Kannu Sahni Helps Forge Meaningful Ties Between Pitt and Community

Issue Date: 
January 19, 2016

Kannu Sahni fell in love with Pittsburgh at a time when it was confronted with one of its greatest challenges: how to recover from its post-industrial economic struggles.

Sahni was a young business executive living in New Delhi, India, when he came to Pittsburgh on an official visit in 1987.

Kannu Sahni (Photo by Emily O'Donnell)“It instantly felt like home,” he recalls. “It had all the potential positives of an ideal city for me—the people, the neighborhoods, the culture...” And, he says, his first sighting of the Cathedral of Learning made a very strong impression, representing the knowledge-based strengths of the city.

Within a year, Sahni moved with his family to Western Pennsylvania and began a career as an entrepreneur and systems engineer. Since then, he has observed the region’s transformative change and feels privileged to be engaged with helping accelerate this exciting renewal. After years of “admiring Pitt from afar,” Sahni joined the University of Pittsburgh in July 2007 as an employment specialist in the Office of Human Resources.

Today, he is Pitt’s director of community relations, working within the Office of Community and Governmental Relations. In this position, Sahni is a prominent face of the University and an energetic leader in connecting Pitt with the region’s broader community. “As a University committed to academics, research, and public service, we are a great asset to this region. We look for every opportunity to meaningfully connect our faculty, staff, students, and our know-how with needs in the community. I’m grateful for Chancellor Gallagher’s strong leadership and vision in this area.”

Sahni fulfills a number of other roles within the University. Based upon his background as a human-resources professional, he teaches part-time in Pitt’s Joseph M. Katz Graduate School of Business. He serves on the boards of the Matilda Theiss Health Center, the Office of Child Development, the Collegiate YMCA, and cochairs Pitt’s United Way campaign. (“Please do make a contribution to this impactful campaign!” Sahni implores.)

In recent years, too, he has served as a member of the Mayor’s Welcoming Pittsburgh Advisory Council and the Pittsburgh Bicentennial Steering Committee, as well as the board of the Oakland Business Improvement District.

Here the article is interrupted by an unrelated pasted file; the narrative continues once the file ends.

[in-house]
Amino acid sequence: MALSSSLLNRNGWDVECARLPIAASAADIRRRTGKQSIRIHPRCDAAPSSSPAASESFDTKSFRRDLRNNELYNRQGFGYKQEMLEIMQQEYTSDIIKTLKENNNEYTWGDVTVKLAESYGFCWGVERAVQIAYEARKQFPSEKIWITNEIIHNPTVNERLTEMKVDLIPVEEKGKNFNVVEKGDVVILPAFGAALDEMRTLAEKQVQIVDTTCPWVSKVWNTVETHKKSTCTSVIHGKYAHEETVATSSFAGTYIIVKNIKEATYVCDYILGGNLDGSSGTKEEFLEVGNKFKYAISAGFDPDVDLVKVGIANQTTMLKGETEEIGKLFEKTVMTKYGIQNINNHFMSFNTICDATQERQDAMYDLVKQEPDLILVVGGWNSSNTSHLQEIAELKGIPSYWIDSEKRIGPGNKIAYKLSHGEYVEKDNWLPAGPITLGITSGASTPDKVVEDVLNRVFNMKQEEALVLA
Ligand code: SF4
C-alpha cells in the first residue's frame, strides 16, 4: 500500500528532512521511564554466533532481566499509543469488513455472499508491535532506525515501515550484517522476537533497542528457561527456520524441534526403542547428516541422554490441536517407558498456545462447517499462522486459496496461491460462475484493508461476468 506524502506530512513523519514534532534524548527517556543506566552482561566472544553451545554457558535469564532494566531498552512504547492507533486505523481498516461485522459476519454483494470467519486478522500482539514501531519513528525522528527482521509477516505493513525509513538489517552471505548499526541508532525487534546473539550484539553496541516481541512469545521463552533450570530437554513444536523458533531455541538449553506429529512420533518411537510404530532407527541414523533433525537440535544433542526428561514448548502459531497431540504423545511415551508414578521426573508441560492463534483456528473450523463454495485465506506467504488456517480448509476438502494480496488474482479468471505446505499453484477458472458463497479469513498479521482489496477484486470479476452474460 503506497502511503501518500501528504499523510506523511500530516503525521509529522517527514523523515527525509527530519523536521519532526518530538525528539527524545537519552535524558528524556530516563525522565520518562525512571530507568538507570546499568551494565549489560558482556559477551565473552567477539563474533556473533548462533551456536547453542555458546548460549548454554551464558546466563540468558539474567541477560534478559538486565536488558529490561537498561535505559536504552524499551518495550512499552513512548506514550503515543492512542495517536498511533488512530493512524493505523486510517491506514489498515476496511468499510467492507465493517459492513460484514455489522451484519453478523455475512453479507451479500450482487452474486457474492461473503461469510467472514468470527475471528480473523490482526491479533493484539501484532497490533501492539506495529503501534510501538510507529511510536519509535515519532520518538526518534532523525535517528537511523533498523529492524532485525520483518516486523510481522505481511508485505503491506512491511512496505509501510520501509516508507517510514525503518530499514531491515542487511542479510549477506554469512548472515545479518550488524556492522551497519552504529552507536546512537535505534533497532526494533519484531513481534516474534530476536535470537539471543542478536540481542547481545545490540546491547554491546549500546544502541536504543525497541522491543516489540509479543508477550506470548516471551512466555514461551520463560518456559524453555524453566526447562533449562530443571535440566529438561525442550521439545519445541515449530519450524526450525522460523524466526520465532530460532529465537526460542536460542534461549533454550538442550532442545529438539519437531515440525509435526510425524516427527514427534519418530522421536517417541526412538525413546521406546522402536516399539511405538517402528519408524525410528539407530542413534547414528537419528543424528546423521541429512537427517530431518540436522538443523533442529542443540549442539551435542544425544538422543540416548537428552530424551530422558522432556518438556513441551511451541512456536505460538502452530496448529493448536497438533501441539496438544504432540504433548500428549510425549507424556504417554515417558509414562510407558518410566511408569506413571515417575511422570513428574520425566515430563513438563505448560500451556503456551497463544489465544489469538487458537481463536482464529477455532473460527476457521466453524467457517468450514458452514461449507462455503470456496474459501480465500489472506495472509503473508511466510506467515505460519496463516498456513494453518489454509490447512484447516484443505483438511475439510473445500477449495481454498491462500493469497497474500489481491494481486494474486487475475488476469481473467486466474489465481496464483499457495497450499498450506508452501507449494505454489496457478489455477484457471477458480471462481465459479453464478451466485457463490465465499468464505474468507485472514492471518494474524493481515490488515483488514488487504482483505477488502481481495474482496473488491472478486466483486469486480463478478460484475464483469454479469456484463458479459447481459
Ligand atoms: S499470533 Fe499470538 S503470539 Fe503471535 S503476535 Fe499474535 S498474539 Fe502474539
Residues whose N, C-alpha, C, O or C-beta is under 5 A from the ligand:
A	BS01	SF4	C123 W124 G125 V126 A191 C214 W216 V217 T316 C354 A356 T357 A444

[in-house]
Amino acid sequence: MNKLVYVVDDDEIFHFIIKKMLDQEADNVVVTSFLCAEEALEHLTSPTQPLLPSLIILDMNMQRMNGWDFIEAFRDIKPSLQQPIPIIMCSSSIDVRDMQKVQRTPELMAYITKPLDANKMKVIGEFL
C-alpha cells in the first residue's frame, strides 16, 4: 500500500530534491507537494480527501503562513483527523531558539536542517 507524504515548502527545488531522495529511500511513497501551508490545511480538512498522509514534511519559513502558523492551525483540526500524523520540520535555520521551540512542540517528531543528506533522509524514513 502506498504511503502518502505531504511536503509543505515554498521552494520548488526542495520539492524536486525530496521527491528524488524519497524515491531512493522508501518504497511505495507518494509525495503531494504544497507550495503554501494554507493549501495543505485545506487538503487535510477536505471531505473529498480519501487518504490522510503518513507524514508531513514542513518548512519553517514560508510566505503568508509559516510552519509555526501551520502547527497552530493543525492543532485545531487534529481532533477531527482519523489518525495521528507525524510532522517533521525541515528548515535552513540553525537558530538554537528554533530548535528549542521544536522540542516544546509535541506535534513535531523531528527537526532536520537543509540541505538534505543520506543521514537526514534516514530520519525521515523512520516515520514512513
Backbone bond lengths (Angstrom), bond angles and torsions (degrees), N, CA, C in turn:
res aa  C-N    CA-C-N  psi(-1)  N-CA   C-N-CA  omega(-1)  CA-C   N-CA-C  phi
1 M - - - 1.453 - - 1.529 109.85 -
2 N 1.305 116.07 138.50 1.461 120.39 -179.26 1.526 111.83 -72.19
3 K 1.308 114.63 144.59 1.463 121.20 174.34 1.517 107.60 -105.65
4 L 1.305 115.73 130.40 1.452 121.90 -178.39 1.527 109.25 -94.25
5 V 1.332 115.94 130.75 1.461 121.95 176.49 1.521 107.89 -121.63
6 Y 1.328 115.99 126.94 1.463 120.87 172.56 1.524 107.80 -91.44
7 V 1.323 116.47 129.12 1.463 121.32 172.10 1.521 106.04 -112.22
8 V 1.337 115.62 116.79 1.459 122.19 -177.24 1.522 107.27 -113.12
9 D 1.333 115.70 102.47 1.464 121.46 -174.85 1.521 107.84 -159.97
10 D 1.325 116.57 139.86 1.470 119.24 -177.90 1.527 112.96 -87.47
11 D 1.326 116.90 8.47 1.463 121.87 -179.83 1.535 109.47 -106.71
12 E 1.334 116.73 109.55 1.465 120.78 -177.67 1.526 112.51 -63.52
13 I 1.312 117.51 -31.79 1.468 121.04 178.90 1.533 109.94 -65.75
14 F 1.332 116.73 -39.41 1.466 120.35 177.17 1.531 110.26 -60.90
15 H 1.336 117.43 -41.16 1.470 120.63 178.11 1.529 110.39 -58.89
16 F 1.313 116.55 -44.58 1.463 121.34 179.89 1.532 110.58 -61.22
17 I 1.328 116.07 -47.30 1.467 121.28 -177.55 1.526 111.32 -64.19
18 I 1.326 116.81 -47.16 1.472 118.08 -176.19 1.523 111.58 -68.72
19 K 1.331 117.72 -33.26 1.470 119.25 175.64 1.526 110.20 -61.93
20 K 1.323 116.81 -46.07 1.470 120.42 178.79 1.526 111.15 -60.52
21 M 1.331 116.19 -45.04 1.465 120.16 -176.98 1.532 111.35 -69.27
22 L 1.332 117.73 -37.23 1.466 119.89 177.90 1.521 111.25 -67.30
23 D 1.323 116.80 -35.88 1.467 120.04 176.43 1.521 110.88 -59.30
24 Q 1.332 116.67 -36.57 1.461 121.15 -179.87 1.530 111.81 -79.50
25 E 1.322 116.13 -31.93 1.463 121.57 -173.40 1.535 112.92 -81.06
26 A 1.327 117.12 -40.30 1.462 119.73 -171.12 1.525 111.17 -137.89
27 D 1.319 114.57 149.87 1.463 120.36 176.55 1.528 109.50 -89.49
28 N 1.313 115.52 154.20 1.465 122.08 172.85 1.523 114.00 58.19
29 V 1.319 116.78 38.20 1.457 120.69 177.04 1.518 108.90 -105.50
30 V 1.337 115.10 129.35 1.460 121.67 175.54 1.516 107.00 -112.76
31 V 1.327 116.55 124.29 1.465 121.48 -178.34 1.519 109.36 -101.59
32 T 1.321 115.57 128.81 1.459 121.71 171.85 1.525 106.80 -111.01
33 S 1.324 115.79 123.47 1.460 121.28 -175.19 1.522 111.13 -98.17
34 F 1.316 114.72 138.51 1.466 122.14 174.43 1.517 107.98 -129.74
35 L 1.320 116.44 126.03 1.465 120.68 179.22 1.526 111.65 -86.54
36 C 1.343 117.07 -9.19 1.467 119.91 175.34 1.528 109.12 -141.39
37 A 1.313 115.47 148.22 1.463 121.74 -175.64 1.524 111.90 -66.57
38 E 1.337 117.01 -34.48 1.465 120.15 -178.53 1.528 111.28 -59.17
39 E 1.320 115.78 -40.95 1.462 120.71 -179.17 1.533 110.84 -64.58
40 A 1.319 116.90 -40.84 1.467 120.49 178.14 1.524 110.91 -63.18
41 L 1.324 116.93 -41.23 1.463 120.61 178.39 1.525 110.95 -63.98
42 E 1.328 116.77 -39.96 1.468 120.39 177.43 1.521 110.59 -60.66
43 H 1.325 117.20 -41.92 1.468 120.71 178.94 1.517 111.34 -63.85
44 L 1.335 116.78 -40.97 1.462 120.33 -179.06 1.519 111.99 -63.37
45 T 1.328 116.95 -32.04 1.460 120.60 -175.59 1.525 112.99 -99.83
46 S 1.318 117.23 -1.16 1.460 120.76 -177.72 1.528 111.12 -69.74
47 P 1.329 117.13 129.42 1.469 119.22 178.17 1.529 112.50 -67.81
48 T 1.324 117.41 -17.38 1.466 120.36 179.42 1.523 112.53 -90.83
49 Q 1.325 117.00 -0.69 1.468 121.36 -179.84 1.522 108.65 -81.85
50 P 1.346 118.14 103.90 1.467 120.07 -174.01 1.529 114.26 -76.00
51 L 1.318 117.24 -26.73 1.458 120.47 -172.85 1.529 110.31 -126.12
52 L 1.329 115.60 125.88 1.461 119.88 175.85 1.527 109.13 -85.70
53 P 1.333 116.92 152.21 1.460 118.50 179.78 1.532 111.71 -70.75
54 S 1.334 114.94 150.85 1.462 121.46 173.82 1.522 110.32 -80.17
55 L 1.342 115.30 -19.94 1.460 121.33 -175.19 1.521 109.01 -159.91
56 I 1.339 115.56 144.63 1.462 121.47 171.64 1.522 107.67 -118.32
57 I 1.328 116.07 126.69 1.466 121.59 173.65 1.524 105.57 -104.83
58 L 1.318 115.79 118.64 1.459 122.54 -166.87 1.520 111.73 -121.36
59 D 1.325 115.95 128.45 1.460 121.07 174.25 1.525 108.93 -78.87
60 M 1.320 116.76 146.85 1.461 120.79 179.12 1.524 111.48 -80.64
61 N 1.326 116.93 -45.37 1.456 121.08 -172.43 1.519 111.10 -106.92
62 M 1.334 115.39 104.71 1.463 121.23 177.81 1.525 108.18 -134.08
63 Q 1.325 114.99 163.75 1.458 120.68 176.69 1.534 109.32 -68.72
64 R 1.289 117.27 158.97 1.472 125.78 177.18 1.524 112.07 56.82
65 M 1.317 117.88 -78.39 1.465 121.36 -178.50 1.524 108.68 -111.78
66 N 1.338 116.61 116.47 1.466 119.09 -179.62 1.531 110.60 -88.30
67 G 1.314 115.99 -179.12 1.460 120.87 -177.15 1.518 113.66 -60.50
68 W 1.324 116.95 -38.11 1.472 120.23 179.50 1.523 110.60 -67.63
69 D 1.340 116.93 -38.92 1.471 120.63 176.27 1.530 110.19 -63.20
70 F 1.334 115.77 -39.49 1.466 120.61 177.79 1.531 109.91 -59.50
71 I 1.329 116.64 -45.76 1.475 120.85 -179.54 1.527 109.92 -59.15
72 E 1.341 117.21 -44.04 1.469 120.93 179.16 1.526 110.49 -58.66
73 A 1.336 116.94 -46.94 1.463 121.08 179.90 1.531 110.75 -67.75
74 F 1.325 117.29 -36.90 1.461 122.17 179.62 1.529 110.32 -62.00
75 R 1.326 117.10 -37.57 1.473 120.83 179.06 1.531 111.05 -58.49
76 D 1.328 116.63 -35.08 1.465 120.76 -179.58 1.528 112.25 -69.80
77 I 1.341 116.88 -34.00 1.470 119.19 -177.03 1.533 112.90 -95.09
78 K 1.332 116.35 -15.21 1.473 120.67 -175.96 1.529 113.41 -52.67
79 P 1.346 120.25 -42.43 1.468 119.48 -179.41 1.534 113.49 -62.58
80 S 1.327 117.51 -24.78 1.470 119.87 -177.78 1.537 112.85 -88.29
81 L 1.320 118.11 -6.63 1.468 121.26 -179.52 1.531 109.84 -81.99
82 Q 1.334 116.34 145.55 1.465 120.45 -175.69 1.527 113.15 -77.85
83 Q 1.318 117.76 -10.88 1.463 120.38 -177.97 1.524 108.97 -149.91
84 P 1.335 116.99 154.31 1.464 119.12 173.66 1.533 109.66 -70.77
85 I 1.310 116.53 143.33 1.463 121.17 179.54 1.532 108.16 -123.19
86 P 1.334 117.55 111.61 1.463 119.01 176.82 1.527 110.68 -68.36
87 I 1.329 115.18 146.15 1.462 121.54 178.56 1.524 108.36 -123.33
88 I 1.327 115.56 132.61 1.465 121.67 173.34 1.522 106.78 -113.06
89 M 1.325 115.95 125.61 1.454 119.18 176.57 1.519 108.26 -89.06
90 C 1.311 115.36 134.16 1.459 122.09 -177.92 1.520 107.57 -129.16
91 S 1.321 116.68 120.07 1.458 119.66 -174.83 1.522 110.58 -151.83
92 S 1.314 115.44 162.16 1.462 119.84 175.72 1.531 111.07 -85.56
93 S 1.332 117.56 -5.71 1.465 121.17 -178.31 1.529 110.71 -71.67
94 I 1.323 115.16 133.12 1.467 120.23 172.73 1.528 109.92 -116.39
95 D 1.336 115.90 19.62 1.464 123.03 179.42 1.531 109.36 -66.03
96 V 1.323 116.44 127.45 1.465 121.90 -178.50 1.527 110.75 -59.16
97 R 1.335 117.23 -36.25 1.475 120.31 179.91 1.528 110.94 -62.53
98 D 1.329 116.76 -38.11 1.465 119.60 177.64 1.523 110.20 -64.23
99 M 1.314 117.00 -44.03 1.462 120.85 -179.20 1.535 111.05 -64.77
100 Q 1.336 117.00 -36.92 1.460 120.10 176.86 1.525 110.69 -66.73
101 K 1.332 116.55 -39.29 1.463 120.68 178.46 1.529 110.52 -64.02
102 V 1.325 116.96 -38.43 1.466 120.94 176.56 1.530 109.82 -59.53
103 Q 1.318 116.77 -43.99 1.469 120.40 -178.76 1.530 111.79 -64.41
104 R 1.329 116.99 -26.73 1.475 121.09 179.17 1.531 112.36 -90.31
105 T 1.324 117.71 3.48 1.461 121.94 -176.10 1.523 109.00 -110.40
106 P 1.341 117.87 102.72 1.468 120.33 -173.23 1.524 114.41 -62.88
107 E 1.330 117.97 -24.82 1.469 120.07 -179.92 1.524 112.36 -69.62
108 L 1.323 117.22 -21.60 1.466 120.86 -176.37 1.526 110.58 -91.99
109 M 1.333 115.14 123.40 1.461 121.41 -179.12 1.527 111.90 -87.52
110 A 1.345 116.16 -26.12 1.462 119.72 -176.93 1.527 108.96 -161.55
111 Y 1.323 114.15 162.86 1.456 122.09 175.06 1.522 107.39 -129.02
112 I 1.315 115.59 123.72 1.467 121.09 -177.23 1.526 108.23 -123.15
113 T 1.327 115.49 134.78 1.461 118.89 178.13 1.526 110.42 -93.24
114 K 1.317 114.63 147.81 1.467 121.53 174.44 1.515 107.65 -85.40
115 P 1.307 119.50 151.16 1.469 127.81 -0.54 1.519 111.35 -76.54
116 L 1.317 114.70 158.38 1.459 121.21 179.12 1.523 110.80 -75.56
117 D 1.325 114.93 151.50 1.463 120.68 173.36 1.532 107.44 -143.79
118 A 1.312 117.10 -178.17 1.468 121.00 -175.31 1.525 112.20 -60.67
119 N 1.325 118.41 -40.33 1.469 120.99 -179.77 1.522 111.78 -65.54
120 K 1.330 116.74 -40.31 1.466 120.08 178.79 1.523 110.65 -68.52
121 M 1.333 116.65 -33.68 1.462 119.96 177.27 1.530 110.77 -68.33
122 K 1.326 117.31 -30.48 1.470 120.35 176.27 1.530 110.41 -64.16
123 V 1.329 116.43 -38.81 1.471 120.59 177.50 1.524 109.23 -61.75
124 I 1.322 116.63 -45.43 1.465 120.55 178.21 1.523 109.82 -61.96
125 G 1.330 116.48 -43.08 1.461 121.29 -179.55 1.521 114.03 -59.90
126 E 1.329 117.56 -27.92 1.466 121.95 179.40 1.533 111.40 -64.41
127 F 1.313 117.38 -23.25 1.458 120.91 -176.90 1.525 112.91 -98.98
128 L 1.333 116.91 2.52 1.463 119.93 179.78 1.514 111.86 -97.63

Recently, Pennsylvania Gov. Tom Wolf appointed Sahni to the Governor’s Advisory Commission on Asian Pacific American Affairs. As leader of its Jobs That Pay working committee, Sahni will focus on statewide strategies to attract international businesses and investment to Pennsylvania. “Our future as a region depends on how successful we are at attracting and keeping people, including retaining our own graduating students,” Sahni said. “This requires increasing employment opportunities and being even more welcoming.”

As Pitt’s director of community relations, Sahni says that he and his colleagues work hard to serve as trusted resources for both the University and the broader community alike, and he views the Office of Community and Governmental Relations as an important bridge between the two. This motivates him to personally participate in every community meeting possible. “It’s a vital way to represent Pitt and address opportunities and challenges, letting residents and community partners know that the University is fully committed to working with them.”

A significant element of his job is helping students to succeed when living off-campus by integrating successfully into their Oakland locales. Sahni helps to educate students on issues associated with living off campus, including strategies for getting involved in and respecting the community at large. 

His work on these and related issues led to the development of Pitt’s Student Guide to Campus Life, a guidebook that has been tremendously useful within the University and beyond. It has garnered broad national attention and serves as a model for college-community strategies.

One program of which Sahni is most proud, he says, is the annual Christmas Day at Pitt, which serves many of the region’s residents in need. With a small army of volunteers, Pitt partners with campus food-services provider Sodexo and the Salvation Army to serve a free meal on Dec. 25 and to provide winter clothing essentials to participants as well as toys for the children who attend.

During last month’s Christmas at Pitt, 225 Pitt volunteers set up the Market Central dining space in Litchfield Towers and served more than 2,400 meals. Prior to the event, 134 student athletes wrapped and sorted more than 600 gifts and 1,600 gift bags, all donated by the Pitt community. 

“It’s a very happy place to be on Christmas,” Sahni says about the Dec. 25 event. “People come out and host our guests in a uniquely Pitt kind of way.”

Sahni’s dedication to the University is that of an alumnus as well as an employee: he earned a Master of public policy and management and is working on his doctorate in public policy at the University’s Graduate School of Public and International Affairs. He is a lifetime member of the Pitt Alumni Association.

Away from work, Sahni plays guitar and sings in a rock band and is a second-degree black belt in karate. 

He has two sons, one of whom graduated from Pitt-Greensburg. While he and his wife, Ranjana, currently live in Pittsburgh’s east suburbs, Sahni says they are contemplating a move into the city—to Oakland, of course.

“I am so happy and so fortunate that I’m here at Pitt,” Sahni said. “This is the kind of place where you can spend a lifetime and make a very positive impact on our region and beyond.”